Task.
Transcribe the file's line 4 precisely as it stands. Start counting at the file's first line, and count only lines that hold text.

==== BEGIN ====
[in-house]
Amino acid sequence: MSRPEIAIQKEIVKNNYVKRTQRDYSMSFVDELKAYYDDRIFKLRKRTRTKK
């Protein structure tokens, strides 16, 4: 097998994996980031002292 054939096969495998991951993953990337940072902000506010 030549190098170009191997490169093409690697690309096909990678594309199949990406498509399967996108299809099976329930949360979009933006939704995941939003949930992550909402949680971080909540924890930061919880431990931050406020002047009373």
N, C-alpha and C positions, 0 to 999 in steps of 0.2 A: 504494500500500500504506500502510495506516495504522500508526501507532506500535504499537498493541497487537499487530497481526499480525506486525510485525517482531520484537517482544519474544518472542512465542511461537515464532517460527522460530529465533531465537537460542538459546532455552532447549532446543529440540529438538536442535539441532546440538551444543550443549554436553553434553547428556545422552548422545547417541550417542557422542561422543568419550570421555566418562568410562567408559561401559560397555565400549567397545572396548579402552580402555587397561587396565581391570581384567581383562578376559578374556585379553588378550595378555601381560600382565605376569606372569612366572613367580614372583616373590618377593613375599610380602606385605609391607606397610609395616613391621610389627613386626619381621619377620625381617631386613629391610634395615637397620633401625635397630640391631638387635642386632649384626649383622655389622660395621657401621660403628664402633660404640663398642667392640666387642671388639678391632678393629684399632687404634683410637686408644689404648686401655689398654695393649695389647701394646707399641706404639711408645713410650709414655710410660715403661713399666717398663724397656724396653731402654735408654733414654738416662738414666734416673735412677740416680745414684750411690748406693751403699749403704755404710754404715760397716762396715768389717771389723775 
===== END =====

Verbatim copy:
N, C-alpha and C positions, 0 to 999 in steps of 0.2 A: 504494500500500500504506500502510495506516495504522500508526501507532506500535504499537498493541497487537499487530497481526499480525506486525510485525517482531520484537517482544519474544518472542512465542511461537515464532517460527522460530529465533531465537537460542538459546532455552532447549532446543529440540529438538536442535539441532546440538551444543550443549554436553553434553547428556545422552548422545547417541550417542557422542561422543568419550570421555566418562568410562567408559561401559560397555565400549567397545572396548579402552580402555587397561587396565581391570581384567581383562578376559578374556585379553588378550595378555601381560600382565605376569606372569612366572613367580614372583616373590618377593613375599610380602606385605609391607606397610609395616613391621610389627613386626619381621619377620625381617631386613629391610634395615637397620633401625635397630640391631638387635642386632649384626649383622655389622660395621657401621660403628664402633660404640663398642667392640666387642671388639678391632678393629684399632687404634683410637686408644689404648686401655689398654695393649695389647701394646707399641706404639711408645713410650709414655710410660715403661713399666717398663724397656724396653731402654735408654733414654738416662738414666734416673735412677740416680745414684750411690748406693751403699749403704755404710754404715760397716762396715768389717771389723775 